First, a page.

I grew up down the road from a large gated community with a 24/7 security guard and recall an instance when someone walked in, broke into several houses, stacked what they intended to steal outside, then stole a new Mercedes from the last house that he (or they) hit and drove around picking up all the piles of stuff and then drove right out the front gate, most likely getting a friendly wave from the guard as he/they departed. The other time I recall the community suffering a series of thefts it turned out to be the guard.

    So the presence of gates without a high wall surrounding the community that prevents someone from simply walking in or climbing over a merely-decorative, useless “fence” (or communities that don’t vet their guards very well) means it’s just for show to make the residents feel safer and only effective at keeping the law-abiding general public out, at least in the U.S..

    • frcne says:

      The dirty truth is nobody can afford what it costs to stop a skilled criminal. Luckily they are very rare. What we can do is make ourselves the least easy target. These gated communities do that (to a tradeoff point based on local wealth). In the process they really do reduce crime from lesser thieves. Most importantly they instill a sense of community, which really helps deter the most common type of property criminal: your neighbors.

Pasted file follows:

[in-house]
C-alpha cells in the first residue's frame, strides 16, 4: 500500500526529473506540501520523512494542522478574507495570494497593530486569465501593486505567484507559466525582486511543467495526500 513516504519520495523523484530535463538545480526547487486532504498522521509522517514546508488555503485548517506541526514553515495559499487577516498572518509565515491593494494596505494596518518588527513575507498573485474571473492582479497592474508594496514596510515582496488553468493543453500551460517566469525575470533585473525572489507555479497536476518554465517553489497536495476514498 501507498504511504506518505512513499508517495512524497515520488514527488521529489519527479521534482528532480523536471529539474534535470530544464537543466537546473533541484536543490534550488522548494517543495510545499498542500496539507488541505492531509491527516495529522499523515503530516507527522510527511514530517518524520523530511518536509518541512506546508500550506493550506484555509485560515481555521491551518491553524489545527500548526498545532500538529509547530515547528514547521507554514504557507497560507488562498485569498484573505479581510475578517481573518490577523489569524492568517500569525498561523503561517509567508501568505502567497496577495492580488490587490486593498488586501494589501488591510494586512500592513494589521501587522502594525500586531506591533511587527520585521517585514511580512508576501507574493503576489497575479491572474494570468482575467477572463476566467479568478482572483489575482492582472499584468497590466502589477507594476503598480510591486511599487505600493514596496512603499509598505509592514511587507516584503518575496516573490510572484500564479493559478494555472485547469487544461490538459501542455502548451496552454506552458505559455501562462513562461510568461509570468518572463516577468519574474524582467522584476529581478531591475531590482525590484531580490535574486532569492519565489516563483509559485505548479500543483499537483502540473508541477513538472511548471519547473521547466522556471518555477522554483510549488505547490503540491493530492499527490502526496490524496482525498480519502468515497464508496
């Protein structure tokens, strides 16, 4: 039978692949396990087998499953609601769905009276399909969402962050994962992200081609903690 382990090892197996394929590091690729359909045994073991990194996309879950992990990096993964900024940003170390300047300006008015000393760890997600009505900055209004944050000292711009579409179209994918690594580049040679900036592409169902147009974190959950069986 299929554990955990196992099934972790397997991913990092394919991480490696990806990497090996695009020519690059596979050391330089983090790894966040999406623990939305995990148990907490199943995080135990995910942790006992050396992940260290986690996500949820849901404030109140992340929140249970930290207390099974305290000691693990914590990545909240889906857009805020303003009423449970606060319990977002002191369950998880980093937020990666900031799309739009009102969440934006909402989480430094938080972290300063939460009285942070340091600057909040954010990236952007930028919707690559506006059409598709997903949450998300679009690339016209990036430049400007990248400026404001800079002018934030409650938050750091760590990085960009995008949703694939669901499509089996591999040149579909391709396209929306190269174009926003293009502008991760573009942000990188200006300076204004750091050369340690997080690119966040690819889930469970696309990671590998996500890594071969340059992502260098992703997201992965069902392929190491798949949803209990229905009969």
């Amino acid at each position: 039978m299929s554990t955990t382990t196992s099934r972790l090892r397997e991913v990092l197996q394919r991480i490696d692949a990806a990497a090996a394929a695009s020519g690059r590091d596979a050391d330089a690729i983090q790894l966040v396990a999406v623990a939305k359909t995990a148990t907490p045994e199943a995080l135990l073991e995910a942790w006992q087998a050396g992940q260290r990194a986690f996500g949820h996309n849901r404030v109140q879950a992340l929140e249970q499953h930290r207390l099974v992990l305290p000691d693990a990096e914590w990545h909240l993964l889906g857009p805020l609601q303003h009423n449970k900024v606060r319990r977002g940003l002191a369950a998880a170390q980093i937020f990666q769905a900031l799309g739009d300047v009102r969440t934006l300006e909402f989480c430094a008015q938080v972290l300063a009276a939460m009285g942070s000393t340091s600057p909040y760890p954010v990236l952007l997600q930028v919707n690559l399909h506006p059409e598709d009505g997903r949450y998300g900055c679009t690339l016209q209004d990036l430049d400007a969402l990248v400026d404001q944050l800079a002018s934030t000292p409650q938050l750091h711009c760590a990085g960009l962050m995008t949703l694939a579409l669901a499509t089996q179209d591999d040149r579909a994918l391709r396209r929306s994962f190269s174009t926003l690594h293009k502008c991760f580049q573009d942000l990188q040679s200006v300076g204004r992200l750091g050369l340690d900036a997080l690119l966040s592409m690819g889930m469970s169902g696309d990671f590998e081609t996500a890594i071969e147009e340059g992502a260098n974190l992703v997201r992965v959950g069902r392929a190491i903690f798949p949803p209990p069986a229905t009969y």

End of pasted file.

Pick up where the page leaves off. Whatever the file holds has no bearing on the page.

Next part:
• John says:

        Gated communities are for appearances only, and provide no security. All you have to do is say you’re a plumber or delivery guy or use one of the generic codes. They exist because they are a symbol of wealth and exclusivity. And if you think they instill a sense of community you have never been to a gated community.

        • dex drako says:

          +1 to this.

          Gated communities are jokes, people live in them because they are paranoid and that makes it really hard to form a sense of community.

        • Telek says:

          Have you actually looked at statistics? Crime is lower in a gated community, that’s a fact.

          It’s just like the “club” for your car. Two cars, side by side, of equal value. One with a club, one without. Which one will the thief steal? The one without because it’s just that much less effort and risk.